(Photo Credit: Bob Messina)

The ability to grow your schedule is a key component to your development. We all want more games because we associate the number of games with our level of success. That correlation may be fundamentally flawed, but it is a common belief among officials. The process of building and managing your schedule is as important as the number of games assigned but is often overlooked by eager officials looking to increase their game totals. The following guidelines will help you grow and manage your schedule for the upcoming season in a healthy, sustainable way.

Make time for the important things.

It is very tempting when planning next year’s schedule to leave all of your dates wide open for supervisors to assign you games. The thought process is that the more available you are, the more likely you are to get games. Although that may be true, are you really available to work every day of every week during the upcoming season? The answer is probably not.

Be honest with yourself and determine ahead of time just how often it is feasible for you to work. Have you taken into account whether your employer will allow you to leave early four consecutive nights to head to a ballgame? Have you considered family members’ birthdays, anniversaries or school concerts? Have you thought about how many nights each week you can be gone without sacrificing your marriage or relationships? During those months when you are removed from the grind of games, it is easy to lose sight of those considerations.

Don’t allow yourself to trump those important non-officiating events for the possibility of getting a game. You will be kicking yourself when you have to miss an important event because of another game. After taking all of those items into account, close those dates and stick with them. If you are doing your job on the field or court, the supervisors will work around your closed dates.

Prioritize your leagues.

As you begin the scheduling process for the upcoming season, think realistically about the leagues in which you work. Is there a particular supervisor who has been more generous to you than others? Is there a certain league that makes more geographic sense for you?

If you answered “yes” to either of those questions, perhaps it is time to start prioritizing assignments. In doing that, you will be giving that supervisor the ability to choose from your open dates before having to work around another league’s assignments. Supervisors appreciate the gesture, and it often results in more assignments. It is critical to let the supervisor know that you are prioritizing his or her league so that the supervisor can expedite your assignments. That allows you to move on to another supervisor.

Prioritizing leagues carries with it the potential for alienating other supervisors who may be lower on your list for whatever reason. That means that you run the risk of hurting your standing and assignments with other leagues at the expense of the leagues you prioritized. That concept is often used by more established officials who have developed relationships with supervisors who allow them the ability to exercise that strategy. Furthermore, you need to be honest with yourself about the likelihood of getting assignments in the leagues you prioritize. Is it likely that you will get assignments from the best league in town if you just started officiating last season? You need to be smart when prioritizing leagues. When used correctly, it can be an effective tool in managing your schedule.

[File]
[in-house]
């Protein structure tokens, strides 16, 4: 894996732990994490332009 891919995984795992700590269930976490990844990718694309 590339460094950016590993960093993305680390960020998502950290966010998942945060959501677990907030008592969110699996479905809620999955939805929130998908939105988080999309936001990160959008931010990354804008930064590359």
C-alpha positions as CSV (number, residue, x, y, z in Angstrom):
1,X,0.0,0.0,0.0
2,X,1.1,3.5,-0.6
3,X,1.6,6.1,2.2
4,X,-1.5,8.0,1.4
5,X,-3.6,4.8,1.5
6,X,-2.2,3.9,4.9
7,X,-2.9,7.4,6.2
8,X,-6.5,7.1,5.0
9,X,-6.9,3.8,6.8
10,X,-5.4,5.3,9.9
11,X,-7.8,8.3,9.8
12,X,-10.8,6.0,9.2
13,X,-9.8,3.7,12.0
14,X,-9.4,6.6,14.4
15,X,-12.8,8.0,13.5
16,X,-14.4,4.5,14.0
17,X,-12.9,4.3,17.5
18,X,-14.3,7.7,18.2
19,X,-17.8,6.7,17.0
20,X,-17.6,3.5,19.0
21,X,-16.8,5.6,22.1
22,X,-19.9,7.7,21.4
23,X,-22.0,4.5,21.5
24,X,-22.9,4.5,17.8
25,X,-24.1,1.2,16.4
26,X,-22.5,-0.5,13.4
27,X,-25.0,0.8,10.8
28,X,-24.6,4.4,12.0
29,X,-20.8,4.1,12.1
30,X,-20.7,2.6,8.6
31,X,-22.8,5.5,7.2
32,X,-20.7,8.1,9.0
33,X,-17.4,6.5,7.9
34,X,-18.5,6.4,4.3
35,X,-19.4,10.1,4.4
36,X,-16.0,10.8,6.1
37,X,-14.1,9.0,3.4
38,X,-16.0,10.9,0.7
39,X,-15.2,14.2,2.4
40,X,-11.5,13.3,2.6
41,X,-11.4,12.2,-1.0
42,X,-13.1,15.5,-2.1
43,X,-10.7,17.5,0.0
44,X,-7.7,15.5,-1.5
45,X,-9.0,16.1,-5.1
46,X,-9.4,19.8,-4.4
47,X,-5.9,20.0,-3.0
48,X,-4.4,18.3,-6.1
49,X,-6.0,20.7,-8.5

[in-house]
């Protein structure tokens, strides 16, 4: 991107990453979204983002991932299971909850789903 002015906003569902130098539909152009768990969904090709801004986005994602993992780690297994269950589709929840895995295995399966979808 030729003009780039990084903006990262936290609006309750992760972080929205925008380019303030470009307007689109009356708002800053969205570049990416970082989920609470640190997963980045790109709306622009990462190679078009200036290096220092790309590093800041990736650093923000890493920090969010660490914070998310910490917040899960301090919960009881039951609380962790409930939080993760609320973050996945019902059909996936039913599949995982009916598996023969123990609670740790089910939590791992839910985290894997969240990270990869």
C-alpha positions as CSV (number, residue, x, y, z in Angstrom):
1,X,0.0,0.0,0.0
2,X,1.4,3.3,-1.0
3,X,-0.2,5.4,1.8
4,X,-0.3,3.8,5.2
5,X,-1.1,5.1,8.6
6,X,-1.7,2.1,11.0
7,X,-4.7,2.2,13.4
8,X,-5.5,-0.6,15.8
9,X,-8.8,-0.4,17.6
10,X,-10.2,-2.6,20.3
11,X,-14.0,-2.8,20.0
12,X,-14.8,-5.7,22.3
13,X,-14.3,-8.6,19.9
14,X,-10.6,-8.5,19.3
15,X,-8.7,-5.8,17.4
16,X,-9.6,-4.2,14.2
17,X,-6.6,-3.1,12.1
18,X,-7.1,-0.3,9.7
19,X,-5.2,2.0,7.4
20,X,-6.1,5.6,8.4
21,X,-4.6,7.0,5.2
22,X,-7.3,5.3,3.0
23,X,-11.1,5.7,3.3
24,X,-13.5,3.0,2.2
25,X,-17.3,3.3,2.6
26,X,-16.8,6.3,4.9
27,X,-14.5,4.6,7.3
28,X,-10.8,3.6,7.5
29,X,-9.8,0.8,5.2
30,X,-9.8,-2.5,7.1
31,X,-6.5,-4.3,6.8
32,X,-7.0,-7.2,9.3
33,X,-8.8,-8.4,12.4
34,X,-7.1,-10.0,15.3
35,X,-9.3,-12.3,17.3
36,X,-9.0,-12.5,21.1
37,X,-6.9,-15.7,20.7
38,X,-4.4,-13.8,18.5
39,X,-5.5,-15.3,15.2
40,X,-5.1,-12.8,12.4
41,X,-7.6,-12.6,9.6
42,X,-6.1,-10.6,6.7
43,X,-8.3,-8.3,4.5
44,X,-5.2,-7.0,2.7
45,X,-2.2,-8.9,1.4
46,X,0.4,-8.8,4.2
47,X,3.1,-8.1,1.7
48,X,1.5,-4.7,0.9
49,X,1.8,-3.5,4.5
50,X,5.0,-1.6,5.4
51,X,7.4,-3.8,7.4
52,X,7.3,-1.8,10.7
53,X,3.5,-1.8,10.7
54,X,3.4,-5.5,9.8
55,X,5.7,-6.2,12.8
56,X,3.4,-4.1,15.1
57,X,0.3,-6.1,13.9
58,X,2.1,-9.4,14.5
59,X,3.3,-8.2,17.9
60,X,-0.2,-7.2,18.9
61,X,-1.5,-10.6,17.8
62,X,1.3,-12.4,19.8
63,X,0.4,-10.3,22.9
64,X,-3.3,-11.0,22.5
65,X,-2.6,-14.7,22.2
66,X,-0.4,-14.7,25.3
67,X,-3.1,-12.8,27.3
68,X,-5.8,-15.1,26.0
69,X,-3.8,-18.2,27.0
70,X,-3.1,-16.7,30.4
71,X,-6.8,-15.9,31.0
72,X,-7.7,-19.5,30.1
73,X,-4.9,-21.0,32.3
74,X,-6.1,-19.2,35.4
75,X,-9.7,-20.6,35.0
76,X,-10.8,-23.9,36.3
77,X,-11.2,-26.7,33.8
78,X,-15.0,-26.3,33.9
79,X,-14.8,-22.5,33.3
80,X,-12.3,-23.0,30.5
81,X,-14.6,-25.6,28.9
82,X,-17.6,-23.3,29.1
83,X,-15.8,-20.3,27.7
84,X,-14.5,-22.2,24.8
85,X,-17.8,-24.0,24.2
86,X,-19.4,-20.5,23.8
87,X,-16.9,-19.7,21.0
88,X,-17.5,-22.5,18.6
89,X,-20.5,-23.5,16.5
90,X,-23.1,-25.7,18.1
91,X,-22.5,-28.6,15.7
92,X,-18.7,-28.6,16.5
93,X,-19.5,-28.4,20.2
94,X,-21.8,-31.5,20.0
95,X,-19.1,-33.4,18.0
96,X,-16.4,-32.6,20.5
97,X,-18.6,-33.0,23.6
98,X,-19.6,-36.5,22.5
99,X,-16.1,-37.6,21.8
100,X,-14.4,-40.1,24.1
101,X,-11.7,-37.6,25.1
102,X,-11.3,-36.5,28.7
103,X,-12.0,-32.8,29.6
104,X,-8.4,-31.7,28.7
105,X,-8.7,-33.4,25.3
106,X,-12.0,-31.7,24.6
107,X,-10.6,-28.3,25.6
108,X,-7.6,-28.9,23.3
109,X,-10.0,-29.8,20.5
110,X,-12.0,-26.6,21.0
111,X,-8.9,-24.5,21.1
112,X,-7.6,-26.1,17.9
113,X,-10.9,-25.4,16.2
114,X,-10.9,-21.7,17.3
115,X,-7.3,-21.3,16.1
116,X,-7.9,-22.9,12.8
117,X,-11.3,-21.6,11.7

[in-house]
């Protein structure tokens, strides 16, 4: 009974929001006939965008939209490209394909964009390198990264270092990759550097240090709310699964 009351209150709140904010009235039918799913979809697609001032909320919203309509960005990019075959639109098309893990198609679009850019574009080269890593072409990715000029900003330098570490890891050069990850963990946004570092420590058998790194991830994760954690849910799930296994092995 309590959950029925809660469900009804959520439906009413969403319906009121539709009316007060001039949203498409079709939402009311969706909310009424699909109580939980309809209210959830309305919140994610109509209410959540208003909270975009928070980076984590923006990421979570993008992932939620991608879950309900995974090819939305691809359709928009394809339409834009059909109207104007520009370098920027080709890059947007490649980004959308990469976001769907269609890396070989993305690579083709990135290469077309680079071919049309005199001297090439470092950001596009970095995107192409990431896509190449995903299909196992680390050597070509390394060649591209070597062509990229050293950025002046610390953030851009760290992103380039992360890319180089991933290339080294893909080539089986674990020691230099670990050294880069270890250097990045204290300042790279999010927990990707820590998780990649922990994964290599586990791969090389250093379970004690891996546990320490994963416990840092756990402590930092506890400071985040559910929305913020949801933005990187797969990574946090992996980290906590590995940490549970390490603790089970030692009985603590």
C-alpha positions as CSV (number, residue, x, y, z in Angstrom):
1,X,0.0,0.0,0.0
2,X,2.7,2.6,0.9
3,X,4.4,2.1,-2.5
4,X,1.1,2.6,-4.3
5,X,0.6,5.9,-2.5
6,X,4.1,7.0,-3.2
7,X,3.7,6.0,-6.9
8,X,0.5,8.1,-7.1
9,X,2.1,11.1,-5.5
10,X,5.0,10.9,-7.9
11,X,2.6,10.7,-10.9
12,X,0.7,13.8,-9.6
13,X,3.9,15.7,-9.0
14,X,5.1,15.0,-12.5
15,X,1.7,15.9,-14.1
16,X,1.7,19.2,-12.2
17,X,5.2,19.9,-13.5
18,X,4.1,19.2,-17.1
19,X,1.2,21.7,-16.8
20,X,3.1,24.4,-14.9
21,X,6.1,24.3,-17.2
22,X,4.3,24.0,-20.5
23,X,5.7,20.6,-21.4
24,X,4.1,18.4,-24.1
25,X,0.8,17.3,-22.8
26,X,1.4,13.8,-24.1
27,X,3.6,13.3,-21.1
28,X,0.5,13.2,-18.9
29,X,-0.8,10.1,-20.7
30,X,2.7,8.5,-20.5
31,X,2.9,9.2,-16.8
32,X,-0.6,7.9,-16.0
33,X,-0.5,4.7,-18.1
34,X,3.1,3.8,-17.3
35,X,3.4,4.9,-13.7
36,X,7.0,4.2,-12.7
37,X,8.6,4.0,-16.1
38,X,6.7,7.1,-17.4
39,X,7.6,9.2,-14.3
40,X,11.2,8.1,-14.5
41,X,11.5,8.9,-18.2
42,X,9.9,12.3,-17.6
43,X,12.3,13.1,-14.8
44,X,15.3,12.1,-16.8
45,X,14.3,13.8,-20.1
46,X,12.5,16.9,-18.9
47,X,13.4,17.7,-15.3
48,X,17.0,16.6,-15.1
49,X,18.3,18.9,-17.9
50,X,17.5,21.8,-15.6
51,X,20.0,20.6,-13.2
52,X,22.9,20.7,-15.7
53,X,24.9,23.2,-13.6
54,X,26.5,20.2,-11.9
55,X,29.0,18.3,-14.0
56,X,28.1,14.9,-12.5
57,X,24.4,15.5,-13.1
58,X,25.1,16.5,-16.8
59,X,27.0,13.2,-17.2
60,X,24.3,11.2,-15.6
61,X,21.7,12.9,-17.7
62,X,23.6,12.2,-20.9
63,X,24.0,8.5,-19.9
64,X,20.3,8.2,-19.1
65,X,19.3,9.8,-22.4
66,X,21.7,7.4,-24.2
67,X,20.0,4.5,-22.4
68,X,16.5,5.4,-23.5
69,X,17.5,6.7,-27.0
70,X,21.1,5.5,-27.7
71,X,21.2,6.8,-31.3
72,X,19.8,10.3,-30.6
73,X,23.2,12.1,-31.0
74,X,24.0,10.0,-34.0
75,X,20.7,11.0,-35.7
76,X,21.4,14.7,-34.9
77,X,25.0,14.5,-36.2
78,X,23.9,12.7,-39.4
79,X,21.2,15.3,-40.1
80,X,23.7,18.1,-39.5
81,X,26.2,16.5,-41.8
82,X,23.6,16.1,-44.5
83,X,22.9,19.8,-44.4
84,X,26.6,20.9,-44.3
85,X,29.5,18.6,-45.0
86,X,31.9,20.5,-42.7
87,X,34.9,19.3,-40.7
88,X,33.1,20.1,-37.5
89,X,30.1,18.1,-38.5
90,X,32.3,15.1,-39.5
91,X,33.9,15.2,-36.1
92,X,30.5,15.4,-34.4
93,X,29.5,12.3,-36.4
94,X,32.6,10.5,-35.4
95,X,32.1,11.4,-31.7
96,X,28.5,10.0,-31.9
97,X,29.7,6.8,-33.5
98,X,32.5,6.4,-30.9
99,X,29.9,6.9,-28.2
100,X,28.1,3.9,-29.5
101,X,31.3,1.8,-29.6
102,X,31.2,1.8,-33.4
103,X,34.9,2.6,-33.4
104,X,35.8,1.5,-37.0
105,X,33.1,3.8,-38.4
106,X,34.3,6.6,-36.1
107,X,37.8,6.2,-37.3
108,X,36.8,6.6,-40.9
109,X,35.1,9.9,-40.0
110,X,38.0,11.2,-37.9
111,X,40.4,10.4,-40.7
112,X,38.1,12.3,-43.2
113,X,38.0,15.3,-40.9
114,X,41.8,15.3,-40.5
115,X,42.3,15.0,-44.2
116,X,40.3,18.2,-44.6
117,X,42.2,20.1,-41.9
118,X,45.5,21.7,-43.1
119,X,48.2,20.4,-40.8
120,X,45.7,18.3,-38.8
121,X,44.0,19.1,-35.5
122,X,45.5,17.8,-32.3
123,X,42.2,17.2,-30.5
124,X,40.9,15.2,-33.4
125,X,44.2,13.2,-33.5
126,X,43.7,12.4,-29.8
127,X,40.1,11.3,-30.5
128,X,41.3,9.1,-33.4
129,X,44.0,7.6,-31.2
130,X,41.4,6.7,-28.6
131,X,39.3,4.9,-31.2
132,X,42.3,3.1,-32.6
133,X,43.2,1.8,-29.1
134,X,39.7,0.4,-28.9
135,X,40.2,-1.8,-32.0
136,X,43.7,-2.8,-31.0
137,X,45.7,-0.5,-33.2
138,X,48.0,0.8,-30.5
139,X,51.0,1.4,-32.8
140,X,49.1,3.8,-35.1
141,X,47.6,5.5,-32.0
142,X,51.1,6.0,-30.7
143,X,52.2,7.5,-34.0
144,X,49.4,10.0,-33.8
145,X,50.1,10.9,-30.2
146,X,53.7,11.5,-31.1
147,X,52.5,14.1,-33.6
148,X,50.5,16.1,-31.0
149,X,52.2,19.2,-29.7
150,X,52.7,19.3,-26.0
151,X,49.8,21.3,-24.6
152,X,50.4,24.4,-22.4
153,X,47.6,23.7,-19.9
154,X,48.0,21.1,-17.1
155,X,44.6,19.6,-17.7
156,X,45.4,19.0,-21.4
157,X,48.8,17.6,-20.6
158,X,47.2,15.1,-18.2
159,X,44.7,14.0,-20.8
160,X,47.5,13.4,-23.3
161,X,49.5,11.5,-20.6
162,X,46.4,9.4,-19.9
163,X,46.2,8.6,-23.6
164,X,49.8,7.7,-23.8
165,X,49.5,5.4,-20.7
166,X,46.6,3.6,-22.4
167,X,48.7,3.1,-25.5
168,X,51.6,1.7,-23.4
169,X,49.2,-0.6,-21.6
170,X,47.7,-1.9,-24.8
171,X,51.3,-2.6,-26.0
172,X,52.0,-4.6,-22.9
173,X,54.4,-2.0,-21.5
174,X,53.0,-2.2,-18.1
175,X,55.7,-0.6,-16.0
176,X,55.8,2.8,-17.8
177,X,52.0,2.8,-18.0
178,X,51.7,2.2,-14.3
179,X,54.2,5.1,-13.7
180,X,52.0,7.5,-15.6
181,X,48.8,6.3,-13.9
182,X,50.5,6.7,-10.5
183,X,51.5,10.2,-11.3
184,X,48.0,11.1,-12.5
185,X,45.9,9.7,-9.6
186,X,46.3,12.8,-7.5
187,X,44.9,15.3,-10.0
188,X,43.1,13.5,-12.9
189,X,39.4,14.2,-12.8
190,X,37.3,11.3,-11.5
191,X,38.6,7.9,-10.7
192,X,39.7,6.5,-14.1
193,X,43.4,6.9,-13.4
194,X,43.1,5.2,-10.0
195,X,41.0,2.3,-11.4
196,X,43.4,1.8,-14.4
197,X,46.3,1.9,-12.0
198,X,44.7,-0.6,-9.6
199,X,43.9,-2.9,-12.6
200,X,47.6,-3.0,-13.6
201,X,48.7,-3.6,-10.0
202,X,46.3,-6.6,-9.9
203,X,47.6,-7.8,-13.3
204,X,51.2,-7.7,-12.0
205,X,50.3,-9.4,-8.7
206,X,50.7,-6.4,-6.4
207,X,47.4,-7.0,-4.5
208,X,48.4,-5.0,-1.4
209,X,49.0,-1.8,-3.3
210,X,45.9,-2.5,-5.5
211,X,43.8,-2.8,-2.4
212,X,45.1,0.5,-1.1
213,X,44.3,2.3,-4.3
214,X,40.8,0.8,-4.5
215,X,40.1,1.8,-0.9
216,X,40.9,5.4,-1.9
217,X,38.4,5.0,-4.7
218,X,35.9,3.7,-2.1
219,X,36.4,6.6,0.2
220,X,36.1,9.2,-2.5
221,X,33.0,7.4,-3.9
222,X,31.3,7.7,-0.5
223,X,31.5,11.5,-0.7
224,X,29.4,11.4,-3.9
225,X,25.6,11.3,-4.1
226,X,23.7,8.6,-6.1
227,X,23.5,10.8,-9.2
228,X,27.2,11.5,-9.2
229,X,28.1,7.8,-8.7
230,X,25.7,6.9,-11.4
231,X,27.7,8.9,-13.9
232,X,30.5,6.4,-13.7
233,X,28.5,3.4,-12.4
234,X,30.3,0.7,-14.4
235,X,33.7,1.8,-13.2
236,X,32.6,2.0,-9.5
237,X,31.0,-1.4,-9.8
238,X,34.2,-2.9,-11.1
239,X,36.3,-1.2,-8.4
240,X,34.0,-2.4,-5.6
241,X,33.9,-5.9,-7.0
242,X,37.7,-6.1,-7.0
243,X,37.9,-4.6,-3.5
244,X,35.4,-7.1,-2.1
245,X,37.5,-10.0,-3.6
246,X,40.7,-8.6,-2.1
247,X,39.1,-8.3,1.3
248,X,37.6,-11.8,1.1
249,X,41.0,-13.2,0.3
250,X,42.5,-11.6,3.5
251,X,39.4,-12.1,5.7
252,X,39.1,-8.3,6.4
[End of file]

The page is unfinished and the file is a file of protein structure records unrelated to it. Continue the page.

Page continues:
Keep your closed dates updated with supervisors.

Nothing is more frustrating to supervisors than assigning you to a game on a date on which you are no longer available. Often your availability changes after submitting your closed dates to a supervisor, however the onus is on you to keep the supervisor abreast of those changes. Thanks to online assigning, it is not difficult to keep supervisors updated with changes to your availability. That simple courtesy will allow you to accept the full number of games for which the supervisor had you originally slotted. If you fail to update your availability, and a supervisor assigns you a game on a date which you are already booked, there is no guarantee that the supervisor will be able to replace that date. Keeping on top of your closed dates will allow you to maximize the number of games you receive from each league.

Honesty is the best policy.

That axiom is not only true in life, but also when managing your schedule. During the assigning process, be open and honest with supervisors about your desire to move up or about any possible conflicts that could arise. Find out the supervisor’s policy about turnbacks, and under what circumstances he or she finds them acceptable. If your goals and the philosophy of the supervisor are at odds, do not accept the assignments. If the supervisor is open to working with you should conflicts arise, accept the assignments.

It is better to be upfront with supervisors about the possibility of getting off assignments, rather than upsetting them during the season when a situation arises. Be aware that your honesty could negatively affect your number of assignments, but it will save you a thousand headaches down the road.

Figure out how many games per week, month and year work best for you and try to set up your schedule accordingly.

The work you do on the front end will save you come next season.

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